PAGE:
If you are tired of the typical wedding ceremony customs and want to add a bit of unique flair to your ceremony, here are a few ideas to take from other cultures:
- In Hawaiian weddings, before wedding ceremony vows are recited, floral leis are exchanged. The garlands symbolize love and respect.
- In Celtic wedding ceremony traditions, the bride’s and groom’s wrists are bound together with a velvet cloth, piece of rope, or rosary beads while the ceremony is being performed.
- In Hindu wedding ceremony customs, a couple will encircle a fire seven times to show their unity and commitment to each other.
- To glean from Indian traditions, have the brother of the groom (or the best man) sprinkle flower petals over the heads of the bride and groom during the ceremony to ward off evil spirits.
- In Quaker wedding traditions, the bride is not given away by her father, as she is the supreme authority over herself.
- In Greek wedding traditions, the couple sips from a cup of wine three times, which symbolizes the Trinity.
- In Switzerland, junior bridesmaids carry handkerchiefs around, which guests can purchase. The money goes toward the bride and groom’s new home.
Before the wedding processional, before the couple says “I do,” and before the deal is officially sealed, folklore says that there are many things that can (or fail to) occur that can indicate the supposed success of the marriage. One particular occurrence may be favorable in one culture, yet disastrous in another. Here is an interesting list of wedding superstitions, an explanation of the origins of certain customs, and other wedding ceremony traditions from around the world:
- On her way to the ceremony, it is good luck for the bride to see one (or more) of the following: a policeman; a clergyman; a blind man; a doctor; a frog; a rainbow; a black cat; a dove; a lamb; or sunshine.
- It is considered bad luck if the bride sees: a funeral procession, a lizard, or a pig.
- On his way to the ceremony, it is lucky for the groom to run into a pigeon, a wolf or a goat.
- On his way to propose, it is unlucky for the groom to encounter a blind person, a nun, a monk, or a pregnant woman.
- Other omens of good luck: if the bride finds a spider in her gown; if a child (or the bride herself) sheds tears during the ceremony; if it rains or snows; or if the couple marries during a full moon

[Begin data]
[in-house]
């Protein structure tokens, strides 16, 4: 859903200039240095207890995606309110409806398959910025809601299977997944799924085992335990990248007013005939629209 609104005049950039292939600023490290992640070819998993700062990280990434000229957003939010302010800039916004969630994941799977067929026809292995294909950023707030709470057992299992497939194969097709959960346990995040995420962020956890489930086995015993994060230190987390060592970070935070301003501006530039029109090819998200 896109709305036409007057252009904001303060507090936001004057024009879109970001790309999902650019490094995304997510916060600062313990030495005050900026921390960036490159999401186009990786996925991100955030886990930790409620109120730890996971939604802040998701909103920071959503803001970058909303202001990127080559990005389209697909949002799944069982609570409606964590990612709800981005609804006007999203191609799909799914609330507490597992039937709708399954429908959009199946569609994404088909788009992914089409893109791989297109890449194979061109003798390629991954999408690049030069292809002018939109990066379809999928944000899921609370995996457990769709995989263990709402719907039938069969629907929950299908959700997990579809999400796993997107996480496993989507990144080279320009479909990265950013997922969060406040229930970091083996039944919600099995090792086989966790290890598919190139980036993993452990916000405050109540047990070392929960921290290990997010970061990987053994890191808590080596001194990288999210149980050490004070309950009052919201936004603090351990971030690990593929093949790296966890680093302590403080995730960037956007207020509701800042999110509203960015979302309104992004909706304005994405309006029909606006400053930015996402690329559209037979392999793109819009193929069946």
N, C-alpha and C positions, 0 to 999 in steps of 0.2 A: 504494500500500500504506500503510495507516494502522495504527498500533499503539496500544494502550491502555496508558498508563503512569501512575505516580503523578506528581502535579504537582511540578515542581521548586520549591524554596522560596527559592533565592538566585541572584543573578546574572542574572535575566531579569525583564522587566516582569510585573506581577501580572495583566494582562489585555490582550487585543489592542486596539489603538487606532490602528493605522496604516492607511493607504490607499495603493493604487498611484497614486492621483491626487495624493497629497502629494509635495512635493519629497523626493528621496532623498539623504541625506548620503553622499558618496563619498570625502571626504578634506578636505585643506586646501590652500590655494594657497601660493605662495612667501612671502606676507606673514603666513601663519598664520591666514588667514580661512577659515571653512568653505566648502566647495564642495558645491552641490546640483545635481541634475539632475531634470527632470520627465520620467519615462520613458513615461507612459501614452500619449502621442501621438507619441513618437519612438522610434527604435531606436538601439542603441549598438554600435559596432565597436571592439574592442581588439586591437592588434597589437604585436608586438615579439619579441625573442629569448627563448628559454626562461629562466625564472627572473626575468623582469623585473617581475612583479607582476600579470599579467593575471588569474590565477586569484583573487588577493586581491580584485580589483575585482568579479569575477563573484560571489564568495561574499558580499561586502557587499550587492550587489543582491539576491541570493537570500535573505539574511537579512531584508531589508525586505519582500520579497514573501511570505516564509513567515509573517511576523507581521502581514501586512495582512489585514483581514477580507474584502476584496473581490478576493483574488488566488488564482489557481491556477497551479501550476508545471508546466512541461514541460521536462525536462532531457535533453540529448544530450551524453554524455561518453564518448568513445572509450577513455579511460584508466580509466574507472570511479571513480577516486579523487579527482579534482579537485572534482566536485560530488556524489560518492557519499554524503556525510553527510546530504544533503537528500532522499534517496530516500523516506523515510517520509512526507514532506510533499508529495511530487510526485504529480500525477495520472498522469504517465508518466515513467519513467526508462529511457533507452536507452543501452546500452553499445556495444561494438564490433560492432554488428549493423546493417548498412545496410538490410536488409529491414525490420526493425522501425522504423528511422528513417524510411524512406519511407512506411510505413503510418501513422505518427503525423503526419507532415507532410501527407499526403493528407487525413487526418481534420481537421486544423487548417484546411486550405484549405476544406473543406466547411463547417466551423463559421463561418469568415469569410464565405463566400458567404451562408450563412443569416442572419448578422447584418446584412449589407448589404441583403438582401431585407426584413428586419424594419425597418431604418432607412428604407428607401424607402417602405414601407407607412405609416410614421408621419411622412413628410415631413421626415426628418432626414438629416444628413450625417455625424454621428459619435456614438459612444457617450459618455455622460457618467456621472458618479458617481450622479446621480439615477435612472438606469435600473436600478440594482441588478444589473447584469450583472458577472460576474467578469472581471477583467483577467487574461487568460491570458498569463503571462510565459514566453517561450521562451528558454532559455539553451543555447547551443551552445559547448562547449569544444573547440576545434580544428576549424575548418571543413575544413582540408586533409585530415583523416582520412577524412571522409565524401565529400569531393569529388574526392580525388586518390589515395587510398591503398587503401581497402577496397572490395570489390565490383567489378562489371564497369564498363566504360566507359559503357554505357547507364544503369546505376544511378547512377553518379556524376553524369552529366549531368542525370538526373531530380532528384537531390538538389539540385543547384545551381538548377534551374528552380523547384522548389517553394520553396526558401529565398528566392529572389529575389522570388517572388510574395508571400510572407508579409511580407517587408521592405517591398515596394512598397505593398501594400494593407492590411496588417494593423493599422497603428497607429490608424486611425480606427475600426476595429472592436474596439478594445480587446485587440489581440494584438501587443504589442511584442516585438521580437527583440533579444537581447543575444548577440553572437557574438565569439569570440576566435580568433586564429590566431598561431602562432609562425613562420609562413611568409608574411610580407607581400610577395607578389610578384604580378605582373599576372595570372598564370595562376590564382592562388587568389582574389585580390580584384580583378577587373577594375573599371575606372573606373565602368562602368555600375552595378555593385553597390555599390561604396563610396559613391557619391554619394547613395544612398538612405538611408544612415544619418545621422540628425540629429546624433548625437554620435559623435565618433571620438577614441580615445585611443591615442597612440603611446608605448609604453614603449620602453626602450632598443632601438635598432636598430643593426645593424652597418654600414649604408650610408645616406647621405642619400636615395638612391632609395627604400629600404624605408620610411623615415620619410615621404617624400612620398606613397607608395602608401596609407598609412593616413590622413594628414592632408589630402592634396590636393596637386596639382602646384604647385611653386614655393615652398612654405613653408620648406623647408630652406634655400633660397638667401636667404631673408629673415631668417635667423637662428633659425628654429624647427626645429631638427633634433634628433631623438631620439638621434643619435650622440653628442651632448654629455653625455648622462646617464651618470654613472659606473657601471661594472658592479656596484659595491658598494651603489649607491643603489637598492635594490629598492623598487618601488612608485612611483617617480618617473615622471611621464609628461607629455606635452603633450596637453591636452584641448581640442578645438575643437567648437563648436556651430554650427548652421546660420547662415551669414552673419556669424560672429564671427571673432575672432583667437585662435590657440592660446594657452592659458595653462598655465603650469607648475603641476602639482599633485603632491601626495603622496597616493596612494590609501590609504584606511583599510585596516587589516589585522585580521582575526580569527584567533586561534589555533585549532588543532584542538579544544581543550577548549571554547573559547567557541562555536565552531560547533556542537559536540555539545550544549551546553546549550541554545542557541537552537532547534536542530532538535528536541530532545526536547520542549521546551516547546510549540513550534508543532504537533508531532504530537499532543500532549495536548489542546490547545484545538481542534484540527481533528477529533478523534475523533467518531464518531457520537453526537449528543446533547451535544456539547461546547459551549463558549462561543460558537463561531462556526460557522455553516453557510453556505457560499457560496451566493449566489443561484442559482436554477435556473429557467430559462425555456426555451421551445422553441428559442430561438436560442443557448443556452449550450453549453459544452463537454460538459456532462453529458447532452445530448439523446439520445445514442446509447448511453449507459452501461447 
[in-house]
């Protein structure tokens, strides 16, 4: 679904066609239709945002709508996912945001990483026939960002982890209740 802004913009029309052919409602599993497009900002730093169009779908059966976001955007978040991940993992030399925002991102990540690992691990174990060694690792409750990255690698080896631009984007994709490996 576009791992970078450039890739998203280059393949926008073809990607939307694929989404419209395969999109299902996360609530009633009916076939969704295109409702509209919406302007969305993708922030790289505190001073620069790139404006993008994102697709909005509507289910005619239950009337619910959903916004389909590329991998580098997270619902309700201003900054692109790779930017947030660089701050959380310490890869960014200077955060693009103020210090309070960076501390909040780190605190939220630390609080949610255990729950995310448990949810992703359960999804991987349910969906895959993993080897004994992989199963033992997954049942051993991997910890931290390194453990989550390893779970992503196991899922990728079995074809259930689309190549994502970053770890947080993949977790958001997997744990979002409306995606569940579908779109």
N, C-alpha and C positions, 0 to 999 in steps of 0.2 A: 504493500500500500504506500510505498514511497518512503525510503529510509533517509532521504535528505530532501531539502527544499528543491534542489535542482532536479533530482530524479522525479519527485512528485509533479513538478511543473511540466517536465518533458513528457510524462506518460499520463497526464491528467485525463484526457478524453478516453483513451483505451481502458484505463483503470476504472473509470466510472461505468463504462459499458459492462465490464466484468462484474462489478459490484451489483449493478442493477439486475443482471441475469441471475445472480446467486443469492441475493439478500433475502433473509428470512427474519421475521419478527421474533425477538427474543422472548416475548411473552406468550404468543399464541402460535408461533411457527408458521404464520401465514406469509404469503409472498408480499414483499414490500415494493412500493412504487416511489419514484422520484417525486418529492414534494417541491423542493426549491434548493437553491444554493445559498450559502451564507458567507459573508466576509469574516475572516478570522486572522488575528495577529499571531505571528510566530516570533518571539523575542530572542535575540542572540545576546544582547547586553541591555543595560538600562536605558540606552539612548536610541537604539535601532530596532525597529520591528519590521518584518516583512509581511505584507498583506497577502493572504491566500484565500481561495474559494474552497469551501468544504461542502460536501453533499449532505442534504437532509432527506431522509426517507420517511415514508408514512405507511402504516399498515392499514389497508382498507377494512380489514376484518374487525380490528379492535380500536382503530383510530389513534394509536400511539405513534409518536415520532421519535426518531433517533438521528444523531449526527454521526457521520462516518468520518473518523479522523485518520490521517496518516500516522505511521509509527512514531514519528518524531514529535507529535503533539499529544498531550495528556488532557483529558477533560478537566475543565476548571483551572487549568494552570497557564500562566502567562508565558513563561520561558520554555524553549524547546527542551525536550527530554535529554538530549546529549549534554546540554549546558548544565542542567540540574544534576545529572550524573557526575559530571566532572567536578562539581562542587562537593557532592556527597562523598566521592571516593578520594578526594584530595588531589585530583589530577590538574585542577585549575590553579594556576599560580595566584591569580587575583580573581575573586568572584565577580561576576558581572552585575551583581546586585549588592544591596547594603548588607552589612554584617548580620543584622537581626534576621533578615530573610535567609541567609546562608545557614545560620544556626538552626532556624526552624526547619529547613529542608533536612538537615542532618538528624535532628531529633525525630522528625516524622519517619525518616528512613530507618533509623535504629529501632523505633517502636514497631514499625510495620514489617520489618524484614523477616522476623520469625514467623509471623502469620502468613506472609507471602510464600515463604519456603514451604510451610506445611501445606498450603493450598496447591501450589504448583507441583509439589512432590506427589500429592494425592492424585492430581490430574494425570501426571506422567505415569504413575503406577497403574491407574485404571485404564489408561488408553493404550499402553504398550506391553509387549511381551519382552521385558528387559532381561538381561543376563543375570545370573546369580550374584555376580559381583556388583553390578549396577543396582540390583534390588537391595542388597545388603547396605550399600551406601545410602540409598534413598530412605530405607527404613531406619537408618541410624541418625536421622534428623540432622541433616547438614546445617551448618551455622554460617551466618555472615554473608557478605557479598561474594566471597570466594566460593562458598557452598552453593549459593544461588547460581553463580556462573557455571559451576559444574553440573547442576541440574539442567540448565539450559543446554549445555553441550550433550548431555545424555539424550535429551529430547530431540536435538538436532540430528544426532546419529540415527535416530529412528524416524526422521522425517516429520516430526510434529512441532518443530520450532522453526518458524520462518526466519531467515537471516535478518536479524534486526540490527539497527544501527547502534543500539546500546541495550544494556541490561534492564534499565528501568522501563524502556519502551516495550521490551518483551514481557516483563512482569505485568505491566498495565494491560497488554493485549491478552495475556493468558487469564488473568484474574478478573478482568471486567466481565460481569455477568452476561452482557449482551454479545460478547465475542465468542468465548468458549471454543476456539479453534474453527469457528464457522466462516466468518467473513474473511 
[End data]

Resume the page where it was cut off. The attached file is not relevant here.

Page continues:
Other interesting origins and superstitions:
- The Wedding Boutonniere: During Medieval times, if a lady fancied a particular knight, she would often give him some token—such as a scarf, a flower, or a ribbon—to carry into a tournament or battle with him. The knight was effectively “wearing the lady’s colors.” Therefore, when the groom and groomsmen are all wearing boutonnieres (or the bride’s special flowers), they are decked out in the "colors" of the bride.
- Traditional folklore says that if a younger sister marries before an older sister, the older one must dance barefoot at the wedding, so that she makes sure to find a husband.
- The expression of “tying the knot,” comes from an ancient Celtic custom of hand-fasting, where newlyweds tied their hands together in an “endless knot” (or “eternity knot”), as a symbol of their union.
Traditions from Other Cultures
- In English tradition, it is considered bad luck to get married on a Saturday, while it is good luck to get married on a Wednesday (ironic since most weddings are on Saturdays!)
- In Swedish wedding tradition, the bride puts a silver coin in her shoe from her father and a gold coin in the other shoe from her mother. This is a symbol that they are both very important to her. (It also signifies that she will have an easier time during childbirth).
- In Egypt, people pinch the bride for good luck.
- In Morocco, brides take a bath in milk before the wedding as a purity ritual.
- In traditional Czech weddings, peas are thrown at the newlyweds as they make their grand exit.
- At the end of the wedding ceremony, Italian couples throw a vase or glass on the ground, hopefully shattering it into many pieces, as each piece represents the number of years they will share together.
- In Chinese wedding tradition, some guests perform the lion dance, where they dance to the beat of cymbals, gongs, and drums in order to ward off evil spirits.
- In Mexican wedding ceremony traditions, the groom offers the bride 13 gold coins, or arras, which represent Christ and his apostles. After the vows, the priests wraps a band of flowers (or some sort of long band) in a figure eight around the couple to symbolize their infinite unity.
- In some Islamic cultures, eggs are often presented to the couple as gifts, as they represent righteousness and fertility. Sometimes, the groom steps on an egg to show his satisfaction with the union. Other times, an egg is broken during the celebration because white symbolizes luck for the new couple. Also, during the reception, the bride is often hoisted up and paraded around for a couple of hours. When she is finally let down to the ground, this indicates the end of the festivities.
Nowadays, many couples are nixing the “bad luck” curse and opting to take wedding photographs before the ceremony. The reasons are plentiful, and as long as you’re not superstitious, it’s something to consider.
Read the article here including pros and cons, how it may affect your photographer's bill, and more!